One of my favorite blogs is The Sports Economist.  I was happy to see them ask a key question about Title IX today.  Stanford, like many other institutions, is feeling the punch of the economic downturn.  Their athletic department is projecting a $5 million loss in revenue over the next three years and is considering cutting staff and eliminating some sports teams as a result.

Hopefully, for the sake of the Stanford community, the school will be able to rework their budget so that no major program cuts are necessary.  But, assuming they go down that path, Title IX will be a strong consideration in what gets cut (as we’ve mentioned time and time again here on Inkwell — Title IX is always a factor in athletic programming decisions).  So TSE is correct to ask: “Because Title IX essentially puts a cost on men’s teams that is not placed on women’s teams, how will Title IX be used if it comes to cutting teams?”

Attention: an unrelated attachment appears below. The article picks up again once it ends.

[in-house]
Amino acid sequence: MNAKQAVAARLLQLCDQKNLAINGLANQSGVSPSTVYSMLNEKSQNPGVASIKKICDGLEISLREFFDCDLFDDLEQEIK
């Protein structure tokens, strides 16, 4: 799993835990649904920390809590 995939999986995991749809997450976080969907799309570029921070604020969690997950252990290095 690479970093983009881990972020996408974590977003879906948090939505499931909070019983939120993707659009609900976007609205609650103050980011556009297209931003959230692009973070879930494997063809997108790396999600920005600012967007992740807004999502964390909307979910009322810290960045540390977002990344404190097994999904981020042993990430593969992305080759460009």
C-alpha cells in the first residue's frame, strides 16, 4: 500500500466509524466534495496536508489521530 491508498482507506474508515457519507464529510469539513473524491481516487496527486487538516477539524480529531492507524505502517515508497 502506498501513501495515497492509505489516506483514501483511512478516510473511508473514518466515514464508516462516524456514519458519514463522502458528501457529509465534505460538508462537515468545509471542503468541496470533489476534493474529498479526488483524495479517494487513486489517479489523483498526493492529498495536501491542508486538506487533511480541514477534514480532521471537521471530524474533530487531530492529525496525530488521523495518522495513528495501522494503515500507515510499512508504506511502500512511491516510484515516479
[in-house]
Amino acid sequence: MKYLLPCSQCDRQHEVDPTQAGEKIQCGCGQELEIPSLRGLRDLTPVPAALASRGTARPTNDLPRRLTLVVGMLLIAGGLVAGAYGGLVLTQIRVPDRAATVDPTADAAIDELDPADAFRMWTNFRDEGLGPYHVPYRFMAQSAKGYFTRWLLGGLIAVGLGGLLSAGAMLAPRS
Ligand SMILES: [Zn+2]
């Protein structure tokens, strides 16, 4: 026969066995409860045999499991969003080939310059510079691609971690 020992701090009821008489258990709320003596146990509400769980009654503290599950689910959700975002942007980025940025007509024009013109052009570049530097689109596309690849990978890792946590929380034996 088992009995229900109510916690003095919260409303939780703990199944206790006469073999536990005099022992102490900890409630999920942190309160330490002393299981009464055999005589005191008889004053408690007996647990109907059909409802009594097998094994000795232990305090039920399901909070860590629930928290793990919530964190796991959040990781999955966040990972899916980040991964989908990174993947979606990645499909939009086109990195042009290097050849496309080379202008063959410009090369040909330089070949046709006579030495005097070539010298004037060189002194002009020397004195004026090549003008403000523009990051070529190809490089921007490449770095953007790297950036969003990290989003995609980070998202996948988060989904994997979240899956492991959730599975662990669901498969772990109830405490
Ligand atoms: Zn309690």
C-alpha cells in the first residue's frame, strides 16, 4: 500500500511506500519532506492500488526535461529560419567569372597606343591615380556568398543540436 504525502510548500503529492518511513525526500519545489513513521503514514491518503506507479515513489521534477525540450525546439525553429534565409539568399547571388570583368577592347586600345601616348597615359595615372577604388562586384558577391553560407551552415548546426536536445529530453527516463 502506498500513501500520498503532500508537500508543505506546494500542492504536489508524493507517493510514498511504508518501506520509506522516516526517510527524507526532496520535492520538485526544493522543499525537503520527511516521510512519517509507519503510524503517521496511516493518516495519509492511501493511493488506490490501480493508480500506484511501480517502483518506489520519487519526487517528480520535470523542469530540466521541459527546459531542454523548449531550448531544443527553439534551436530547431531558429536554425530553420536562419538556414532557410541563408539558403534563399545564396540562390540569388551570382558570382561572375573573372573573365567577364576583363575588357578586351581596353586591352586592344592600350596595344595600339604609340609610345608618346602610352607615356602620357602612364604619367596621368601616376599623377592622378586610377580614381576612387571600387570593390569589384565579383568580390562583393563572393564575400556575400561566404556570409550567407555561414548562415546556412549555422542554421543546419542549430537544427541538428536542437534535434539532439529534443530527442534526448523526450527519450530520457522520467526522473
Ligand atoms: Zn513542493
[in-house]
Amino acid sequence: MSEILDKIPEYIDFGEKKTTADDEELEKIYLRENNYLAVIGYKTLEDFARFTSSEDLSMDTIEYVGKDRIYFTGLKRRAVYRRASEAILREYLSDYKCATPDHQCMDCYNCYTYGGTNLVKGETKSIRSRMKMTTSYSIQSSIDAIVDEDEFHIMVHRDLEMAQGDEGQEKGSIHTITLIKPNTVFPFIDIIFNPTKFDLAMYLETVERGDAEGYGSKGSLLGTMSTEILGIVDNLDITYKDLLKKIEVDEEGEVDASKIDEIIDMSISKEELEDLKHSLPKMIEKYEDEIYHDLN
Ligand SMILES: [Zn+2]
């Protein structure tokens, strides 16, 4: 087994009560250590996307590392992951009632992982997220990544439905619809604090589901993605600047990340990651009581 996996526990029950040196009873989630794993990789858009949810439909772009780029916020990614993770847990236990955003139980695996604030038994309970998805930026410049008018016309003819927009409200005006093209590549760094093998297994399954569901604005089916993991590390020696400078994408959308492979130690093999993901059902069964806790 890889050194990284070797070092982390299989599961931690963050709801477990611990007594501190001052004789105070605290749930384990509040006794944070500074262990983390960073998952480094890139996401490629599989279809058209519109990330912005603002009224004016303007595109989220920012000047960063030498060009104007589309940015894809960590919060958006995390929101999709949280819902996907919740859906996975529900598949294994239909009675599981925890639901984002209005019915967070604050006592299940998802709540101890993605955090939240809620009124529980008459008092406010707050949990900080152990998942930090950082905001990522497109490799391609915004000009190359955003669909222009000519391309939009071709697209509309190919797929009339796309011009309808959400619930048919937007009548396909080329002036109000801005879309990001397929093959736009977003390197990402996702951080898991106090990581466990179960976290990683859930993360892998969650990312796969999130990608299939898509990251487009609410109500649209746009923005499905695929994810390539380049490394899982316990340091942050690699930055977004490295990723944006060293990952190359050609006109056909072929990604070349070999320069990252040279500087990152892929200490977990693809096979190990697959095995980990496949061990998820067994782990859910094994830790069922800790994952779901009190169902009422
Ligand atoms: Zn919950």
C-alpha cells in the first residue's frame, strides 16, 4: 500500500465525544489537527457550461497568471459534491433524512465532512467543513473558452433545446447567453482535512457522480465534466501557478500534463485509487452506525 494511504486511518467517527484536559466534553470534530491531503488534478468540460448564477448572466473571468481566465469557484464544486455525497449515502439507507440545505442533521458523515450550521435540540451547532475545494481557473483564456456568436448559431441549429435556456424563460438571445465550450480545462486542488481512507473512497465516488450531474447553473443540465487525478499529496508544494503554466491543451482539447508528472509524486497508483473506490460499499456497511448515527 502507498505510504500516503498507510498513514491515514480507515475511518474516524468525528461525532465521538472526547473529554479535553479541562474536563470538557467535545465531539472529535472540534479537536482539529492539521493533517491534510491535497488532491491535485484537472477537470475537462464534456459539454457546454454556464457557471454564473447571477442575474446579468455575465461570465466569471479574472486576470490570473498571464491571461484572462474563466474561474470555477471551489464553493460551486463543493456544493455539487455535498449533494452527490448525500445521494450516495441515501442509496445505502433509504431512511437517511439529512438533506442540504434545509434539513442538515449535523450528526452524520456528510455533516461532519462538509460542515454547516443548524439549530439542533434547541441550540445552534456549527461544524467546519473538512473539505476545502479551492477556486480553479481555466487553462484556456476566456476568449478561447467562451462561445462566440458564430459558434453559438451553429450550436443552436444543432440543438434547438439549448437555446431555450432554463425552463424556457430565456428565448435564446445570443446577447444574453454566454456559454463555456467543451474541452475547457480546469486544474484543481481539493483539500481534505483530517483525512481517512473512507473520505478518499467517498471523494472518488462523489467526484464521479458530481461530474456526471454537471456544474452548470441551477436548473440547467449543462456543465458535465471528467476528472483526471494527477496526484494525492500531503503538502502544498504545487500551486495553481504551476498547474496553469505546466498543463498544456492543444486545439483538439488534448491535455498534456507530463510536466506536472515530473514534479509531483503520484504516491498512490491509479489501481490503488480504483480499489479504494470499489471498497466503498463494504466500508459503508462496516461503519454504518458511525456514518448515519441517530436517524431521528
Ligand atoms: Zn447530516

The answer, unfortunately, is quite clear: they will cut men’s programming.  Most schools struggle enough as it is to meet proportionality’s strict gender quota requirements and simply cannot afford to cut women’s programming.  It’s not surprising when you look at the incentive structure that Title IX enforcement creates. To become proportional most schools face the option of adding women’s programming or cutting men’s programming.  It’s a numbers game that offers schools little flexibility.  So whenever talk turns to cutting programming, Title IX forces a school’s hand — they will inevitably cut men’s programming (and if they do cut a women’s team, they’ll cut several men’s teams along with it to make the numbers balance out).